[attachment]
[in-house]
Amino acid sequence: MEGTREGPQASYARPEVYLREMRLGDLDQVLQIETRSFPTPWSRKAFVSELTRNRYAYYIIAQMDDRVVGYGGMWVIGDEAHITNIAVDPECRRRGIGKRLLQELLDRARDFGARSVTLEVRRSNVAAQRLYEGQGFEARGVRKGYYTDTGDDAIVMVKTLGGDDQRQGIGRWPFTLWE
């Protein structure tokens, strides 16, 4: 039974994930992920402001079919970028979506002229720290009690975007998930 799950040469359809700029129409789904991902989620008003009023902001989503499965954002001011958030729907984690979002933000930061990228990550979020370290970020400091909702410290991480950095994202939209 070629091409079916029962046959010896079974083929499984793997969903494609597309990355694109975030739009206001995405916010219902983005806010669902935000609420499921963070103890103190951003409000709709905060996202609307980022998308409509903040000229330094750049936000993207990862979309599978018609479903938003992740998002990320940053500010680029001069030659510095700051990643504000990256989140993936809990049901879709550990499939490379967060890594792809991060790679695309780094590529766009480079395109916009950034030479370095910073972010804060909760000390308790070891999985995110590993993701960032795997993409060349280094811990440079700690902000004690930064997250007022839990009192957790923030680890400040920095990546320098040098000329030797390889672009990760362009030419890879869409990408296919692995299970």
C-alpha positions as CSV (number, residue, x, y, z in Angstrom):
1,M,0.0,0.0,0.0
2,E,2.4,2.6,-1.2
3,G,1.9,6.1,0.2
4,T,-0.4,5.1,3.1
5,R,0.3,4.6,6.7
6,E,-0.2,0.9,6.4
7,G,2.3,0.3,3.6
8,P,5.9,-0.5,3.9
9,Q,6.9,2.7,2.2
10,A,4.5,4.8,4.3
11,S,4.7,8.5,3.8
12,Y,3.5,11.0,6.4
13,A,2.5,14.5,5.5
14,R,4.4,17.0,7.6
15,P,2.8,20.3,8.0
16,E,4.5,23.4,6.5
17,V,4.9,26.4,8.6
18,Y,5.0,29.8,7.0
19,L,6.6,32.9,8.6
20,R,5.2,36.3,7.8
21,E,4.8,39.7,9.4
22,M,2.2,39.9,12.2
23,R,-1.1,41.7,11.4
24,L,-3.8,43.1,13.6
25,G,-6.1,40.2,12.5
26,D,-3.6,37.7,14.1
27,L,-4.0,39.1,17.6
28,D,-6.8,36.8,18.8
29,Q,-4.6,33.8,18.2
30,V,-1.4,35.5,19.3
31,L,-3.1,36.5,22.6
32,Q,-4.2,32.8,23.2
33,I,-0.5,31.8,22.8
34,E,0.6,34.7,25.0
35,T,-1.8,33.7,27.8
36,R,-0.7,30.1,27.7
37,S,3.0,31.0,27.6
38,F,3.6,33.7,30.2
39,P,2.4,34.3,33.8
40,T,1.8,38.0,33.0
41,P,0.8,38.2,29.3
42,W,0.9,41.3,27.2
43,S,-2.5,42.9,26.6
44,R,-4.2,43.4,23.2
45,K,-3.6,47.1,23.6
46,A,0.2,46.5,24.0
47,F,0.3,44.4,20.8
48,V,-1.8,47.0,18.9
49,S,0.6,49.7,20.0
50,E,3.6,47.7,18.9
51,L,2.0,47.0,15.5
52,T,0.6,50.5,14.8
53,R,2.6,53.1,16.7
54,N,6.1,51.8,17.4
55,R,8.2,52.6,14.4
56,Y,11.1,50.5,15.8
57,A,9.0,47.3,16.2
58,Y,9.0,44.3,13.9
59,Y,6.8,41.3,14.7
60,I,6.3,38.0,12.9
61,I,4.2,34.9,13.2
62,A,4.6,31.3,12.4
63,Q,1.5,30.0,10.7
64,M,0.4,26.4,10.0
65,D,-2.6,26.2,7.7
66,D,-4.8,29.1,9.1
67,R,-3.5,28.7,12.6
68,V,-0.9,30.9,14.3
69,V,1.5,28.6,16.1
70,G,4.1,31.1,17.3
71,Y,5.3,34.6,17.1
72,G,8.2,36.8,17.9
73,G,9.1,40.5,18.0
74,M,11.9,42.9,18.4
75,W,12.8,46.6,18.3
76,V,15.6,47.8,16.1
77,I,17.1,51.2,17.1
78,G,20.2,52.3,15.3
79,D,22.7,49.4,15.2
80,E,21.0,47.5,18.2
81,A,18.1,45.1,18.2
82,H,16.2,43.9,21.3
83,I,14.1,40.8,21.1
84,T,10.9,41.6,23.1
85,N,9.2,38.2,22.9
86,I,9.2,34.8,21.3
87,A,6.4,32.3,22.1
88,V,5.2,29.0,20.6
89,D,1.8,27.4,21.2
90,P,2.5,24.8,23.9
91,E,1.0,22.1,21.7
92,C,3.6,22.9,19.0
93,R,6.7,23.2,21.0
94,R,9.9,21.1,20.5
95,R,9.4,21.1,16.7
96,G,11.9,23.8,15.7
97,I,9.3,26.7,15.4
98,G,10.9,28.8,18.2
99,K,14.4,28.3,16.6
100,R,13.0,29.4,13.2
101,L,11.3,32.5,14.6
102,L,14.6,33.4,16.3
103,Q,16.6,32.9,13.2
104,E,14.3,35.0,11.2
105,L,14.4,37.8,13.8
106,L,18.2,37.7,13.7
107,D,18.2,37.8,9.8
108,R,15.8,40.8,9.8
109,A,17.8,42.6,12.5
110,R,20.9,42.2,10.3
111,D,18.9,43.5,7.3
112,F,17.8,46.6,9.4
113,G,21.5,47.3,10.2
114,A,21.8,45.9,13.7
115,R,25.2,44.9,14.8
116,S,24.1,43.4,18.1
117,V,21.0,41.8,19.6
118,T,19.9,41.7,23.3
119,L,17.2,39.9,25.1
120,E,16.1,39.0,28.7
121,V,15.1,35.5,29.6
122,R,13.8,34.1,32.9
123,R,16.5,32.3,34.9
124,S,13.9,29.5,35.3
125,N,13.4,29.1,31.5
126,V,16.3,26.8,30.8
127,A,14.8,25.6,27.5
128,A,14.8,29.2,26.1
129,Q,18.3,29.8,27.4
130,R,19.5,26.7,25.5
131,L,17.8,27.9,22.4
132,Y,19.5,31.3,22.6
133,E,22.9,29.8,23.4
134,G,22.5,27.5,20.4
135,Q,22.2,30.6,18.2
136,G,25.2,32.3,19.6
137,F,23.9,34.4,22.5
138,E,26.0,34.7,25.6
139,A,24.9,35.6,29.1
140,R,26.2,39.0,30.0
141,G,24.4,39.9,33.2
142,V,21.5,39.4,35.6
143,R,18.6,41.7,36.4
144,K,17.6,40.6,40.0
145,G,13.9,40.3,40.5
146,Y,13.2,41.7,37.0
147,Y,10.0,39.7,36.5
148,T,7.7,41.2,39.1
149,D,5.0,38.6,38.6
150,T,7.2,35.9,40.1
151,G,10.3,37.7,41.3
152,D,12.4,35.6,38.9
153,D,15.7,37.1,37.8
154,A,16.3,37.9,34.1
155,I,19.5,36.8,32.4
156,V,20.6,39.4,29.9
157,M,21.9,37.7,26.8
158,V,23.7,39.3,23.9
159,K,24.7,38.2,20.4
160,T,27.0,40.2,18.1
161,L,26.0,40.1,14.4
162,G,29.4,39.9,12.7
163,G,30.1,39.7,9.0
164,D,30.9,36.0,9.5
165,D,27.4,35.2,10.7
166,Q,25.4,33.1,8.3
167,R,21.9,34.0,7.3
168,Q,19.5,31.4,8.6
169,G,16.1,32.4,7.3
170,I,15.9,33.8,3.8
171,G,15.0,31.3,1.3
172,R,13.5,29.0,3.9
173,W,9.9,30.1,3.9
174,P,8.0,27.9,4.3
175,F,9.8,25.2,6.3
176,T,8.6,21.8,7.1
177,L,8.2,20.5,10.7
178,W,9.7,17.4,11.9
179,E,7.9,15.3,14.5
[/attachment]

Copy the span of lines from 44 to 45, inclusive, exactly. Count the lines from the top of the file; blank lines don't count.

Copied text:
40,T,1.8,38.0,33.0
41,P,0.8,38.2,29.3